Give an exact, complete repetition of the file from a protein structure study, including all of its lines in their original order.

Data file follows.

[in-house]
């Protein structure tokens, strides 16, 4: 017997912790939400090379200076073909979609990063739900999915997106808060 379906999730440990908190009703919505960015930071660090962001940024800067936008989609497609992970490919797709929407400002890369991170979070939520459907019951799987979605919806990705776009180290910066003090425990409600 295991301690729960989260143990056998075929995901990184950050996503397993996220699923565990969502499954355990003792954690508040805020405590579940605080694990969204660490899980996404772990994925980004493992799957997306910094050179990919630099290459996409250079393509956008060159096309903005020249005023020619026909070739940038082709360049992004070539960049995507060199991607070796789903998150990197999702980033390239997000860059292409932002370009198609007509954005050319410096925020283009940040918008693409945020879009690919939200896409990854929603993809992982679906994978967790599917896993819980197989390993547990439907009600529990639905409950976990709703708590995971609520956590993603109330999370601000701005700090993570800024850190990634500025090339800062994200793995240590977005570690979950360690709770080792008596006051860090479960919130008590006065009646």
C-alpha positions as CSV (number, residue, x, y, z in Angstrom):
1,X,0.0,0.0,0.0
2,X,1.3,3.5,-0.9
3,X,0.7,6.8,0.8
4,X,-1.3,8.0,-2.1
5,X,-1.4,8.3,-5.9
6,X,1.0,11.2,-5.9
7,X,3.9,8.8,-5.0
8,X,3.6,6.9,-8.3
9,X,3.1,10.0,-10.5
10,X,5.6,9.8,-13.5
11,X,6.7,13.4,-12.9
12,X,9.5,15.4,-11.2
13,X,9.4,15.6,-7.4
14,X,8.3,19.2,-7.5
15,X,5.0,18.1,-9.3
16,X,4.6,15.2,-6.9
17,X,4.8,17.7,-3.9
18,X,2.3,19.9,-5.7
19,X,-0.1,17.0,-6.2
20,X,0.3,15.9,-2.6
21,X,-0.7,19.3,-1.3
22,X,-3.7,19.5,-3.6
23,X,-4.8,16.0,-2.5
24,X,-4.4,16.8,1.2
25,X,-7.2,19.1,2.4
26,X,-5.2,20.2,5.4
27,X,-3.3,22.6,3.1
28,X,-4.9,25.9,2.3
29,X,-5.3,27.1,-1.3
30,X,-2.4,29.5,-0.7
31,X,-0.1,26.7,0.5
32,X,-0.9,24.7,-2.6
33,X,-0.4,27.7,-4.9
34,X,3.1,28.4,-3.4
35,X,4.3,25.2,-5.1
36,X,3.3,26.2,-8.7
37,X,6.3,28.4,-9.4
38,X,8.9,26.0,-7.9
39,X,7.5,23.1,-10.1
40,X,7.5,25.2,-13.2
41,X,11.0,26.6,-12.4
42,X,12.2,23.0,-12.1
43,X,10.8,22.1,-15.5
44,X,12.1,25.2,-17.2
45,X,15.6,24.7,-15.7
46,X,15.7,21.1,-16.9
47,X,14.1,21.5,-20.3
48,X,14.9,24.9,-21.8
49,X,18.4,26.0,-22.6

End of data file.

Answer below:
[in-house]
């Protein structure tokens, strides 16, 4: 017997912790939400090379200076073909979609990063739900999915997106808060 379906999730440990908190009703919505960015930071660090962001940024800067936008989609497609992970490919797709929407400002890369991170979070939520459907019951799987979605919806990705776009180290910066003090425990409600 295991301690729960989260143990056998075929995901990184950050996503397993996220699923565990969502499954355990003792954690508040805020405590579940605080694990969204660490899980996404772990994925980004493992799957997306910094050179990919630099290459996409250079393509956008060159096309903005020249005023020619026909070739940038082709360049992004070539960049995507060199991607070796789903998150990197999702980033390239997000860059292409932002370009198609007509954005050319410096925020283009940040918008693409945020879009690919939200896409990854929603993809992982679906994978967790599917896993819980197989390993547990439907009600529990639905409950976990709703708590995971609520956590993603109330999370601000701005700090993570800024850190990634500025090339800062994200793995240590977005570690979950360690709770080792008596006051860090479960919130008590006065009646």
C-alpha positions as CSV (number, residue, x, y, z in Angstrom):
1,X,0.0,0.0,0.0
2,X,1.3,3.5,-0.9
3,X,0.7,6.8,0.8
4,X,-1.3,8.0,-2.1
5,X,-1.4,8.3,-5.9
6,X,1.0,11.2,-5.9
7,X,3.9,8.8,-5.0
8,X,3.6,6.9,-8.3
9,X,3.1,10.0,-10.5
10,X,5.6,9.8,-13.5
11,X,6.7,13.4,-12.9
12,X,9.5,15.4,-11.2
13,X,9.4,15.6,-7.4
14,X,8.3,19.2,-7.5
15,X,5.0,18.1,-9.3
16,X,4.6,15.2,-6.9
17,X,4.8,17.7,-3.9
18,X,2.3,19.9,-5.7
19,X,-0.1,17.0,-6.2
20,X,0.3,15.9,-2.6
21,X,-0.7,19.3,-1.3
22,X,-3.7,19.5,-3.6
23,X,-4.8,16.0,-2.5
24,X,-4.4,16.8,1.2
25,X,-7.2,19.1,2.4
26,X,-5.2,20.2,5.4
27,X,-3.3,22.6,3.1
28,X,-4.9,25.9,2.3
29,X,-5.3,27.1,-1.3
30,X,-2.4,29.5,-0.7
31,X,-0.1,26.7,0.5
32,X,-0.9,24.7,-2.6
33,X,-0.4,27.7,-4.9
34,X,3.1,28.4,-3.4
35,X,4.3,25.2,-5.1
36,X,3.3,26.2,-8.7
37,X,6.3,28.4,-9.4
38,X,8.9,26.0,-7.9
39,X,7.5,23.1,-10.1
40,X,7.5,25.2,-13.2
41,X,11.0,26.6,-12.4
42,X,12.2,23.0,-12.1
43,X,10.8,22.1,-15.5
44,X,12.1,25.2,-17.2
45,X,15.6,24.7,-15.7
46,X,15.7,21.1,-16.9
47,X,14.1,21.5,-20.3
48,X,14.9,24.9,-21.8
49,X,18.4,26.0,-22.6